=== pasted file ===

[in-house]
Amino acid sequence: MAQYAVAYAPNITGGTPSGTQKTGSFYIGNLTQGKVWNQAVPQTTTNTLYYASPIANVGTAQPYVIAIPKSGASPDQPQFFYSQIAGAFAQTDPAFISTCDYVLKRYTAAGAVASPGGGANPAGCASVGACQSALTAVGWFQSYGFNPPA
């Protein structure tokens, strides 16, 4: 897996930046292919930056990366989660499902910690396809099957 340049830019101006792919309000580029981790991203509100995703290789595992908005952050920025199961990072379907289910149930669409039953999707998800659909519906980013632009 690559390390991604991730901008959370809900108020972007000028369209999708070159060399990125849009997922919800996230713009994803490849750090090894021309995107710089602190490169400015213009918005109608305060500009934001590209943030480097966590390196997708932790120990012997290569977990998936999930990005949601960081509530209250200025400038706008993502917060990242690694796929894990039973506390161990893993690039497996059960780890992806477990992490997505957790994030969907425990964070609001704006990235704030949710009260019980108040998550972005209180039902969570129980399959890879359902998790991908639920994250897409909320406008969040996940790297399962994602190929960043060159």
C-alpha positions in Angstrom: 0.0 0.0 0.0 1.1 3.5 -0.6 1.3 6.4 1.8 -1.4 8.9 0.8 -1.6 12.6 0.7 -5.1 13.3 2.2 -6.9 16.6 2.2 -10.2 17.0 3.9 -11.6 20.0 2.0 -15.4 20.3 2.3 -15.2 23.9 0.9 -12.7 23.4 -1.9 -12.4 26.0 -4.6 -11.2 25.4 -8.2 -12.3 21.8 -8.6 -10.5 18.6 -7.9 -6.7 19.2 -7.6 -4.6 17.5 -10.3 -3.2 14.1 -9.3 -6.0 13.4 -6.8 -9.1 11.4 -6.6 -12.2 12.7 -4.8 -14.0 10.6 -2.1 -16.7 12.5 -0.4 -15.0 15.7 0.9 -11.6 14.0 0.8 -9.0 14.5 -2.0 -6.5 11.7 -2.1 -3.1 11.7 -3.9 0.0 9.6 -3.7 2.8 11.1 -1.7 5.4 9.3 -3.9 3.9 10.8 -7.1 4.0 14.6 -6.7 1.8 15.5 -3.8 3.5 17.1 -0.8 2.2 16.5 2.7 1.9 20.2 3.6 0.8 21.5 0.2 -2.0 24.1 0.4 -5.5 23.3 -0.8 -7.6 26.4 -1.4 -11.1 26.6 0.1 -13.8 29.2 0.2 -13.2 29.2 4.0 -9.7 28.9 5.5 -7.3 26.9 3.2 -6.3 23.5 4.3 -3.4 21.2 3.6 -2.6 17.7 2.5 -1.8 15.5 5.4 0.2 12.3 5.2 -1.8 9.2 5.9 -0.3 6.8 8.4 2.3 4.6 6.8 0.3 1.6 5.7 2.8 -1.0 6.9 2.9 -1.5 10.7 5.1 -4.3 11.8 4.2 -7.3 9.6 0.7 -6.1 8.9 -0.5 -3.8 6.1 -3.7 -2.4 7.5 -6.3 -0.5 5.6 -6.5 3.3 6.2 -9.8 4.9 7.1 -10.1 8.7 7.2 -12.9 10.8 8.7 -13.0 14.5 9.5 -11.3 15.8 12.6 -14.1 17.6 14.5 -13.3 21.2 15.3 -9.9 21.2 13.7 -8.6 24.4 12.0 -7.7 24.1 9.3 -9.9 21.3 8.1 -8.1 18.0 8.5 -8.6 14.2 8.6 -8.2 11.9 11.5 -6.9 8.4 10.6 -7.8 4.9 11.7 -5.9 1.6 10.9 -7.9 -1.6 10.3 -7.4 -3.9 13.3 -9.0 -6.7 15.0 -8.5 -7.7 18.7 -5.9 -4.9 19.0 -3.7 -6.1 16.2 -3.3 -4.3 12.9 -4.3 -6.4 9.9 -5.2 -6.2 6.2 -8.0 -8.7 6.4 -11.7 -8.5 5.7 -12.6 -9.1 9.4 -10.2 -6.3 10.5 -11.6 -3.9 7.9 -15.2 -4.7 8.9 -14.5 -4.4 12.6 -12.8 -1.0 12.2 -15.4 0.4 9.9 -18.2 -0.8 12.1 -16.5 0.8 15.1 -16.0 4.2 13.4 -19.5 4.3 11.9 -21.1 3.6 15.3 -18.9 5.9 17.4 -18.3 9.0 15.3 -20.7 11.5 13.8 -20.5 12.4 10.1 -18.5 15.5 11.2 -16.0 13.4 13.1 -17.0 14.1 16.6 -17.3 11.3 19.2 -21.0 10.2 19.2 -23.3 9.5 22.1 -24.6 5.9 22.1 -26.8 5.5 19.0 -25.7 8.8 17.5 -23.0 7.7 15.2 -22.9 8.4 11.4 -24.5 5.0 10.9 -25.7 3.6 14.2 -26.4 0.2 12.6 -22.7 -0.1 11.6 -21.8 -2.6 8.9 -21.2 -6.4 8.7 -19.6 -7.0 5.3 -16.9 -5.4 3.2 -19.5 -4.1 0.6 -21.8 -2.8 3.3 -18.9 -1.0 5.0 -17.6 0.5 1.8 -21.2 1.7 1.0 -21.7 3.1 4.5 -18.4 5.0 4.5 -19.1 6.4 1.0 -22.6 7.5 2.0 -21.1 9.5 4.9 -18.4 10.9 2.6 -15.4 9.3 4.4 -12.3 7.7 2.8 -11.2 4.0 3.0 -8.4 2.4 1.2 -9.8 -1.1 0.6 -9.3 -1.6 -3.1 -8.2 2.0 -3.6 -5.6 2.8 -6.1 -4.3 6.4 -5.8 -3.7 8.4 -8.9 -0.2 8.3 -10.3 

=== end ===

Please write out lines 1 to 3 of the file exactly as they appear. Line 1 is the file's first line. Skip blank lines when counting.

[in-house]
Amino acid sequence: MAQYAVAYAPNITGGTPSGTQKTGSFYIGNLTQGKVWNQAVPQTTTNTLYYASPIANVGTAQPYVIAIPKSGASPDQPQFFYSQIAGAFAQTDPAFISTCDYVLKRYTAAGAVASPGGGANPAGCASVGACQSALTAVGWFQSYGFNPPA
């Protein structure tokens, strides 16, 4: 897996930046292919930056990366989660499902910690396809099957 340049830019101006792919309000580029981790991203509100995703290789595992908005952050920025199961990072379907289910149930669409039953999707998800659909519906980013632009 690559390390991604991730901008959370809900108020972007000028369209999708070159060399990125849009997922919800996230713009994803490849750090090894021309995107710089602190490169400015213009918005109608305060500009934001590209943030480097966590390196997708932790120990012997290569977990998936999930990005949601960081509530209250200025400038706008993502917060990242690694796929894990039973506390161990893993690039497996059960780890992806477990992490997505957790994030969907425990964070609001704006990235704030949710009260019980108040998550972005209180039902969570129980399959890879359902998790991908639920994250897409909320406008969040996940790297399962994602190929960043060159």